Austin ranks #2 in a new list of the best places for seniors to live … while balancing their diverse preferences and needs.”  Using an advanced algorithm known as SeniorScore™, rated more than 100 variables across four major categories in every major city in America.  It claims SeniorScore™ is “un-biased and is not influenced by personal opinion or financial interests in any way.”  Citing a number of Austin’s assets, it concludes “all these features combined have helped put Austin on the map when it comes to senior-friendly destinations.”



Are we heading toward another housing meltdown?  Some think recent action by major lenders is a move back to the bad ole days of home lending, while others view it as a boost to home buyers concerned about skyrocketing home prices.

Bank of America and Chase are quietly offering a new kind of home loan with as little as 3% down.  The banks are pitching the loan as another option to those traditionally offered to firsttime home buyers through the Federal Housing Administration.  Stay tuned.



You know the four largest Texas metros, in order, are DallasFort WorthArlington HoustonThe WoodlandsSugarland San AntonioNew Braunfels AustinRound Rock.  So, who is #5?  El Paso?  Nope.  El Paso has now been supplanted by McAllenEdinburgMission.



Speaking of rankings, UTAustin has been placed at #32 among the worlds top 1000 universities by the 2016 edition of the Center for World University Rankings (CWUR).  Nationally, UTAustin ranks #8 among public universities and #23 overall.

“CWUR examines the impact and quality of our professors as well as the accomplishments of Texas Exes in the business world and their communities,” said UTAustin president Greg Fenves.  Other Texas universities in the top 100 are UTSouthwestern Medical School (#75) … UT MDAnderson Cancer Center (#85) and TexasA&M (#98).



Okay, were on a roll here.  Lets examine a recent report by the business group, Partnership for New York City.  The study laid out the reasons the Big Apple is slowly losing its grip on the financial industry.  It noted major players in the financial sector are shifting operations elsewhere.  And a Texas city not Austin, durnit showed up as the #2 threat to NYC.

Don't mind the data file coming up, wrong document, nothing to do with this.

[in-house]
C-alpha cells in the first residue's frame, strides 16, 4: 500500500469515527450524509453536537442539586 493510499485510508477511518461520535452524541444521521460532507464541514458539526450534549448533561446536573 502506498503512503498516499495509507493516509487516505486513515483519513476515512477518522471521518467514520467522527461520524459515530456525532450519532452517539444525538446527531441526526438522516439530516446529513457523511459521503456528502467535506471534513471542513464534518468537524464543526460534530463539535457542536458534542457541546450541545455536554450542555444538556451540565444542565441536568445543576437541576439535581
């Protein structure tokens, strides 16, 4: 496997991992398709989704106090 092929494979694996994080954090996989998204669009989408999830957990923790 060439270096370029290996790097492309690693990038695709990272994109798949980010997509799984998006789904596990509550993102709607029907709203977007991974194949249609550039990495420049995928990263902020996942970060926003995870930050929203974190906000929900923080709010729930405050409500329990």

So, where are those finance industry jobs going?  When you look at the economy of Texas major metros, it makes sense that DallasFort Worth is #2 on a Forbes list showing New Yorks top competitors for those jobs within the US, behind Phoenix.

This reinforces a seismic shift in US economic power.  And the numbers bear this out.  Last year alone the Dallas area financial sector jobs grew by 4.7%, more than double the national rate, according to the Bureau of Labor Statistics.

We can tip our hats to Dallas in this category, but Austin is not chopped liver according to Forbeslist of cities competing with NYC in financial services job growth.  San Antonio was #3 and Austin #7.  How about them apples, Big Apple?



Remember we told you to doubledown on your bet that the ride-sharing, superfunded giant Uber would be coming back to Austin in a big way?  Another signal indicating Uber is a supercompetitive force with others:  it has cut a deal with American Airlines to offer its frequent flyers discounted rides to and from the airport.  Stay tuned.



You can exhale now.  We know youve been holding your breath just waiting to find out voters favorite unusual Texas town name.  The summerlong online poll called Small Towns, Great Names just concluded with a clear winner.  Lick Skillet didnt make it.  Neither did the Central Texas town of Dime Box.  Nor did Cut and Shoot.  Nope, the winner is The Town Without a Frown” – Happy, Texas, population 680.

It was a fun contest, conducted by TexasA&M’s Real Estate Center that regularly conducts economic studies and analyses of the Lone Star State.  The contest started in midJune with a list of more than 120 names.  And it included some doozies (the Center called them interesting”) that you most likely never heard of.  The number was pared down to 20 for the second round, ten for the third and three for the final.

So, what do we know about Happy?  As you might expect – not much.  The tiny town in the Panhandle of Texas fits inside a total area of 1.1 square miles.  The median age is fairly young for a small town – 37.6.  And most residents apparently have a pretty good life because, without a lot of places to spend money, the median income is $40,469.  It is home to the Happy High School Cowboys and its most famous favorite son is the late Rockabilly musician, Buddy Knox.

Happy was the runaway winner in the final online voting round.  With 437 votes tallied, Happy garnered 51% of the vote to 2nd place finishers Cut and Shoot 30% total.  Dime Box was 3rd in the final voting with 19%.



Dr. Louis Overholster’s life-long question:  “When does ‘old enough to know better’ kick in?”